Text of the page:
Legal Reference

Arizona State Archives get new home

Check out this new place they store the state archive records. That is if they let me in with out a government photo ID. If they don't sue under the equal protection clause of the Arizona Constitution.


November 30, 2008 - 5:40PM

Arizona State Archives get new home

Michael Martinez, Cronkite News Service

Asked to show some of the more notable items in the Arizona State Archives, Jennifer Albin held up a rusty hatchet used in 1926 to commit one of the state's most notorious murders.

It might seem out of place amid the documents, maps and records dating back to territorial days, but this too tells Arizona's story, she said.

"The archives are very interesting and affect people's everyday lives," said Albin.

The hatchet tells the story of Granville Johnson, who killed his wife of a few months near Williams. His alibi fell apart when authorities found the bloody weapon in the woods with his name engraved on the handle.

Along with Arizona's Constitution and seemingly countless other items, the hatchet has a new home. The archives moved recently out of cramped space at the state Capitol into spacious, modern digs in the $29 million Polly Rosenbaum Archives and History Building at 19th Avenue and Madison Street in Phoenix.

The building, named after the longest-serving member of the Arizona Legislature, will be formally dedicated Jan. 15.

"The new building has 50 times more room than the old building and we are all very happy with the move," said Melanie Sturgeon, history and archives division director for the Arizona State Library, Archives and Public Records.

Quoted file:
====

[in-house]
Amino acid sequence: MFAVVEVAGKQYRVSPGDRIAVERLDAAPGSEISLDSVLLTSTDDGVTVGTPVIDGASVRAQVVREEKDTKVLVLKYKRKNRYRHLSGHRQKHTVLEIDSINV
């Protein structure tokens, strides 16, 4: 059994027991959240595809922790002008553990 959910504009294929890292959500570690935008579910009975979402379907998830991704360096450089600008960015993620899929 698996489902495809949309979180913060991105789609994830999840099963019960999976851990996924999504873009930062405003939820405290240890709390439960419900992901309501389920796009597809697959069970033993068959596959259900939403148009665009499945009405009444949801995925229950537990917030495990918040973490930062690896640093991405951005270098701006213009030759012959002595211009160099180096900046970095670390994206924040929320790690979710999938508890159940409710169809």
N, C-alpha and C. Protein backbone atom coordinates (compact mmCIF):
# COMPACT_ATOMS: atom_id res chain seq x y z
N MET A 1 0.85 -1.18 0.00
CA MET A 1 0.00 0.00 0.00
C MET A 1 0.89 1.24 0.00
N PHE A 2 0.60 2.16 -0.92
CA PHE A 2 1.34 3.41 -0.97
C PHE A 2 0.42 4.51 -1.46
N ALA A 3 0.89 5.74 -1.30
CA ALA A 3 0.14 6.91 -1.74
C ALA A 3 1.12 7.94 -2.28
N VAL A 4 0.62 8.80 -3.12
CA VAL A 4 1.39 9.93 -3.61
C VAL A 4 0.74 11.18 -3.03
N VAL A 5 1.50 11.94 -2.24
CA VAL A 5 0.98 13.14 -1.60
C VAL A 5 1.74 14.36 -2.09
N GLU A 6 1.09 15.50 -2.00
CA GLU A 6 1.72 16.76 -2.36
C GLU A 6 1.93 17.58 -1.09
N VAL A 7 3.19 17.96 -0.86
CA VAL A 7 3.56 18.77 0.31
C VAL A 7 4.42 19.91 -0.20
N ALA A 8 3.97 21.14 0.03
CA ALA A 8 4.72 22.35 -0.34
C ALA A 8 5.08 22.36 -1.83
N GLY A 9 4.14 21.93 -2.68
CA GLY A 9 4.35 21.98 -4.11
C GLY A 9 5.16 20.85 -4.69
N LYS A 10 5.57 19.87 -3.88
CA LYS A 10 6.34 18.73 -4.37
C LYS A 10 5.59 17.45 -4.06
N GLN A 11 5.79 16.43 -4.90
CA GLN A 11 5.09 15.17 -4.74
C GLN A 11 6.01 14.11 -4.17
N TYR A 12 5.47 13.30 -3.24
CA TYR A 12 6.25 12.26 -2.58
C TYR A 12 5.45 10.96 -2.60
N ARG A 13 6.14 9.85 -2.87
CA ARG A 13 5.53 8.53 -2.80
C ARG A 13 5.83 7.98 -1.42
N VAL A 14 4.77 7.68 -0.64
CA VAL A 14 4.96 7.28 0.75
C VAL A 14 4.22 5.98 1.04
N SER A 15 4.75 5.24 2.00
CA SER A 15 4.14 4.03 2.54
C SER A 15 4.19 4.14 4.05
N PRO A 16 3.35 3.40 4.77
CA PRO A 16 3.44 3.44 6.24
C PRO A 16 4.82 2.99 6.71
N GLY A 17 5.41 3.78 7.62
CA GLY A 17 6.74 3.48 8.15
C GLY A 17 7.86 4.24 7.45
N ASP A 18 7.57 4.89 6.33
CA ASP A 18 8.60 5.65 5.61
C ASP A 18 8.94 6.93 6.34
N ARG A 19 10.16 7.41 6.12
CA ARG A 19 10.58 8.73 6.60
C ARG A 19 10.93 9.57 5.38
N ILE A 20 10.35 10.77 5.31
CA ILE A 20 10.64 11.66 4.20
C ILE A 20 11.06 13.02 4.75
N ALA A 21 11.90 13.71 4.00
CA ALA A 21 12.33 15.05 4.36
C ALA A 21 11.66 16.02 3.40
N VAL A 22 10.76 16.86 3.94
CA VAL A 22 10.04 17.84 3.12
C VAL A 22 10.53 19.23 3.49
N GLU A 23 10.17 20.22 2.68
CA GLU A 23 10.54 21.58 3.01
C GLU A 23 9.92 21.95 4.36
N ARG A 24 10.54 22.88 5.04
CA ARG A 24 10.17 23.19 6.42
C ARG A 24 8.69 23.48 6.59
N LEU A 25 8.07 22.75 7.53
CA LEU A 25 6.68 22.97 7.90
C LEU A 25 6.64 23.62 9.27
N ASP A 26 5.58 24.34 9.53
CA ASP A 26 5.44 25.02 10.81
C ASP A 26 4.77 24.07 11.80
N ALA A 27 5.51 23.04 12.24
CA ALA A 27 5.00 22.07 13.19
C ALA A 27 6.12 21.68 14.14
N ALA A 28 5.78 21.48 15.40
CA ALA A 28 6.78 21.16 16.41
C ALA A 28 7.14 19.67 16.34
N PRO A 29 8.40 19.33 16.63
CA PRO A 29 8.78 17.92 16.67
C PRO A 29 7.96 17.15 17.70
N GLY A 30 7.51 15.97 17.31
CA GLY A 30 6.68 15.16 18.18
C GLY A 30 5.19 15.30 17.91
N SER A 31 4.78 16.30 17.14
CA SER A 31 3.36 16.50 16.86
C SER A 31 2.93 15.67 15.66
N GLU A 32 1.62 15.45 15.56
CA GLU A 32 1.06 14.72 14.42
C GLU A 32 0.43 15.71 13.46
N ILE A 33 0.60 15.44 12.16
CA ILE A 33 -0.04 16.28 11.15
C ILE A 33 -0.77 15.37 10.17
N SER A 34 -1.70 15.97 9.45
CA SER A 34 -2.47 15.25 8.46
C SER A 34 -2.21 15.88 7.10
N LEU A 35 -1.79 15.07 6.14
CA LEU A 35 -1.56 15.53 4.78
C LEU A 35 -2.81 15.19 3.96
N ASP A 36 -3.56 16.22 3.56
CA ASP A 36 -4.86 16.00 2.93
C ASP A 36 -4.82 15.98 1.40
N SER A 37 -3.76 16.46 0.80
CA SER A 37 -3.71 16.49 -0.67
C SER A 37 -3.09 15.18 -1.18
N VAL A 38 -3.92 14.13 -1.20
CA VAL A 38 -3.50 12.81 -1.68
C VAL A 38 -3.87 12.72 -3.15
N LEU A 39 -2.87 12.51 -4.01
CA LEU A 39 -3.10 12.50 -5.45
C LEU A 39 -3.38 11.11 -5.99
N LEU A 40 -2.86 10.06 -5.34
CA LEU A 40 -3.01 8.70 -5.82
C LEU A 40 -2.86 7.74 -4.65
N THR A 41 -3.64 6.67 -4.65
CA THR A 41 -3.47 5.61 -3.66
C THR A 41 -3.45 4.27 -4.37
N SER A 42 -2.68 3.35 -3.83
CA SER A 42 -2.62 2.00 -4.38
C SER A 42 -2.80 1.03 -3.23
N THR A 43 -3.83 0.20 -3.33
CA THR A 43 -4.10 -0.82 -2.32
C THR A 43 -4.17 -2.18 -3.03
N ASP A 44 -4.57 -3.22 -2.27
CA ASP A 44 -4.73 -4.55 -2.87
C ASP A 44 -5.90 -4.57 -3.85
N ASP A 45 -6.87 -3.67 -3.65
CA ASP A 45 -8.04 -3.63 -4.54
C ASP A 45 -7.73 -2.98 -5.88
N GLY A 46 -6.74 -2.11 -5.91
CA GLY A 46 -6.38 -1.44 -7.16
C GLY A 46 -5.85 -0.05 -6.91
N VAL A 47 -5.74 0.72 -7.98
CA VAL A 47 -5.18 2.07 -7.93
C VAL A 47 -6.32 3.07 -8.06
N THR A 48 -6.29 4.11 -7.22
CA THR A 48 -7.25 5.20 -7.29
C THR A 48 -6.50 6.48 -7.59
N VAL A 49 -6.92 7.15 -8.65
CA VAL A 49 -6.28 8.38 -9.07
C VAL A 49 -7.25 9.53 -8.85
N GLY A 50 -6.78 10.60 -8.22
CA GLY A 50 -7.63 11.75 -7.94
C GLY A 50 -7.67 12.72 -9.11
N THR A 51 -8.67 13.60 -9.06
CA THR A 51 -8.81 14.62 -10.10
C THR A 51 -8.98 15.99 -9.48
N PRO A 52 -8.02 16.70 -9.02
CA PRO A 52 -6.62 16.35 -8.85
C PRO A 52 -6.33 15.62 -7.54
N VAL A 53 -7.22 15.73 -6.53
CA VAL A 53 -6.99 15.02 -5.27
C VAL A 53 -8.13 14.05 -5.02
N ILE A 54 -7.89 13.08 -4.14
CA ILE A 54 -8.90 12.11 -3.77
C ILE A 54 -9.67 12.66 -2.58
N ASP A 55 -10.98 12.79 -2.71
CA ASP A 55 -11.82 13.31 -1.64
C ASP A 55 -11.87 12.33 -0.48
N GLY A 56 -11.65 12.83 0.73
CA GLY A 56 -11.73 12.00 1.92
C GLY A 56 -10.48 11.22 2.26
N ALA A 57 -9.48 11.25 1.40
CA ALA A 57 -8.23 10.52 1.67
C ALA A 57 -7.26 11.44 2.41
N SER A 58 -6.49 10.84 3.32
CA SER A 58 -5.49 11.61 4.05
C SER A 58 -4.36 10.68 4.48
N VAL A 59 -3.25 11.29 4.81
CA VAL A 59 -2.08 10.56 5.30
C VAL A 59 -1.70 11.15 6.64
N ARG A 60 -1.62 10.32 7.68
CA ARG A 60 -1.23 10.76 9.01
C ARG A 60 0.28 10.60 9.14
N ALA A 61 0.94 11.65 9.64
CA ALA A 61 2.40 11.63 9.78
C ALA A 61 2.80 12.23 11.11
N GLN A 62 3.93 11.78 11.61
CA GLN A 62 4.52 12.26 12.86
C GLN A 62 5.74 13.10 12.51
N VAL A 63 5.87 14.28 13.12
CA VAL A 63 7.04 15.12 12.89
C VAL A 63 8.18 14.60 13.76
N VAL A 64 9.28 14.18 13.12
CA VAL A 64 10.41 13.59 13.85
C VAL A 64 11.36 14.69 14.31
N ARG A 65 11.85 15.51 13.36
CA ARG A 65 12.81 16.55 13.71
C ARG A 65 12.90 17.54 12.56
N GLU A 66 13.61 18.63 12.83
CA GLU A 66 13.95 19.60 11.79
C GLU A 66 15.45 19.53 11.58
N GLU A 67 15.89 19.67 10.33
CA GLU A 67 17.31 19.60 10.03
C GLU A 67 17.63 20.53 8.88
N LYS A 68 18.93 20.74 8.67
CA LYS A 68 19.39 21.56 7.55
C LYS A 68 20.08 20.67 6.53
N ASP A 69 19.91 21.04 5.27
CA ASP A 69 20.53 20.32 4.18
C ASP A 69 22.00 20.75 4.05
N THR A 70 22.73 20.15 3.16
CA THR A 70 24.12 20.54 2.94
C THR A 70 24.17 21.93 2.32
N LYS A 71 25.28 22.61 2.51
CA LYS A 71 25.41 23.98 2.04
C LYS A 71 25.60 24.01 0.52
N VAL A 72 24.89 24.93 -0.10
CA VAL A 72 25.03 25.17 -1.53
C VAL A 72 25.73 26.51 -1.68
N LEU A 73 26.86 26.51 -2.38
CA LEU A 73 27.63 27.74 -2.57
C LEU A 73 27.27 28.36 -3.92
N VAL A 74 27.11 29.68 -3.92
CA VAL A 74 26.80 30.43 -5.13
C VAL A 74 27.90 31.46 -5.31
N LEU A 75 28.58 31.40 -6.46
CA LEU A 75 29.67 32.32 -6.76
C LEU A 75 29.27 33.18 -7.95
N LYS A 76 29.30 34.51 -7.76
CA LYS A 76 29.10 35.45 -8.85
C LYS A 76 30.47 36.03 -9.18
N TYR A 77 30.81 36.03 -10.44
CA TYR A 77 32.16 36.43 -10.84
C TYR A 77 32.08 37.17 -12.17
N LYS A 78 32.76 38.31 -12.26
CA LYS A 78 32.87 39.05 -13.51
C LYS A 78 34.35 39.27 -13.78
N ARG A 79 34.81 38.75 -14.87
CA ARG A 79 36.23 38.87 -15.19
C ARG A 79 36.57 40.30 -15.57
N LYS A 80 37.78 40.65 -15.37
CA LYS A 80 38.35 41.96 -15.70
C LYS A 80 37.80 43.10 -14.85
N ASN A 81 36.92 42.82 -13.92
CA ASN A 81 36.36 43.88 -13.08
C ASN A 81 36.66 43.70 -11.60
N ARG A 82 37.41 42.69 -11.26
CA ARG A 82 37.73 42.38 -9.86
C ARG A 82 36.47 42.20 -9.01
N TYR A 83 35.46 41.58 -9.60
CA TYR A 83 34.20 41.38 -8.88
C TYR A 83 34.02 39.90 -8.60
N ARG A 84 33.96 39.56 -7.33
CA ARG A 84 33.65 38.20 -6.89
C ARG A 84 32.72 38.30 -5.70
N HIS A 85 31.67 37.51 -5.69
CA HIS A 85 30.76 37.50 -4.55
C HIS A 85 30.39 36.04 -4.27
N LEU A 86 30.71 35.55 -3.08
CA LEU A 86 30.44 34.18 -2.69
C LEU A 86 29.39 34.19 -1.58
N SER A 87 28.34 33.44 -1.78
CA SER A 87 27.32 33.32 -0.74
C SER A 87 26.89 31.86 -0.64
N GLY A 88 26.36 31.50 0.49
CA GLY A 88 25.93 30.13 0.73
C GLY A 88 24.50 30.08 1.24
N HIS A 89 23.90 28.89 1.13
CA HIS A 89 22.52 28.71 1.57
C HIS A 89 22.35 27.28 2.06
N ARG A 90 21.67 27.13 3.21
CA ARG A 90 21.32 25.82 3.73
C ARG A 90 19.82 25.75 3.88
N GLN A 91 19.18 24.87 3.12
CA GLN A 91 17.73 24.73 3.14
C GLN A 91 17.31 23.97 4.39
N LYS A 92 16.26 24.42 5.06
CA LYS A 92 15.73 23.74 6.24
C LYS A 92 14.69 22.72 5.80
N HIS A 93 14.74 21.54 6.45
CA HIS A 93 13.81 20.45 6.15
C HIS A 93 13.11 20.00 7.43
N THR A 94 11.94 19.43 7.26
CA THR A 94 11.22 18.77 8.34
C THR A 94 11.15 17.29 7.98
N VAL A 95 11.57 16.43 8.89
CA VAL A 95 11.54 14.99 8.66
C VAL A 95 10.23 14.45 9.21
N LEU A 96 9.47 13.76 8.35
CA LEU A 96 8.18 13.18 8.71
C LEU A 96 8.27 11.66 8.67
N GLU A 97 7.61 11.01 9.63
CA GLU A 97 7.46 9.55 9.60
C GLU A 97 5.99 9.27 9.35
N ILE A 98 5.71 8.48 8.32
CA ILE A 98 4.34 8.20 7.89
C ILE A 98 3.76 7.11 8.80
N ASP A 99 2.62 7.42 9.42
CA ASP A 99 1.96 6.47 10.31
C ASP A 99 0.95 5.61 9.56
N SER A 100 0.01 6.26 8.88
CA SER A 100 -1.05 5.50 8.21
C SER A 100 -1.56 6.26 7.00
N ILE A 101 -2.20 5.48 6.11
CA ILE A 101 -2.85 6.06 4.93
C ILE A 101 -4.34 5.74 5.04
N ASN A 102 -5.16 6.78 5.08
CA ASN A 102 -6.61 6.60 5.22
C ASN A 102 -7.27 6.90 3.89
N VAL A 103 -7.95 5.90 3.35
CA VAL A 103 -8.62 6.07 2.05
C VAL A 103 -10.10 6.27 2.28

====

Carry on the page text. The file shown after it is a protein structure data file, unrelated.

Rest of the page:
Albin said people frequently use the archives to prove they own land or to prove their citizenship after they leave the U.S.

The building houses a large collection of genealogy information, which brings many people to research their family history and ancestry.

Map librarian Julie Hoff said the new building features climate control that keeps the archives section at 55 degrees, which preserves documents longer.

"Previously I could only show the maps for three hours a day," Hoff said. "Now they are available all day during normal business hours."

A tour of the new building started in the reading room, which is open to the public from 8 a.m. to 5 p.m. Monday through Friday and features microfilm readers and wireless access for laptop users.

The microfilm readers make Arizona's largest collection of newspapers available to the public, and soon all of the collection's newspapers from 1880 to 1922 will be available online.

The heart of the archives lies behind locked doors and isn't open to the public. There are large stacks of books and documents storing newspapers from the 1800s to today, along with court dockets and old photos.

Hoff proudly showed off some of her favorite maps, including colorful bird's-eye views of Phoenix and Prescott from the 1890s.

Albin shared one of her favorite items: a comic from a 1948 edition of The Arizona Times of Phoenix. It shows two women gossiping, with one telling the other: "She's had terrible luck with both her husbands. The first one stopped coming around ... and the second one won't."

Sturgeon showed off a 1927 proclamation in which George W.P. Hunt, Arizona's first governor, serving the third of his four terms, declared George H. Kelly the state historian of Arizona.

Visitors who want to access the stacks must apply for a research card, which is good for one year and helps keep track of who is viewing the documents in case they are stolen. In the past, documents have been swiped and later turned up on eBay, Albin said.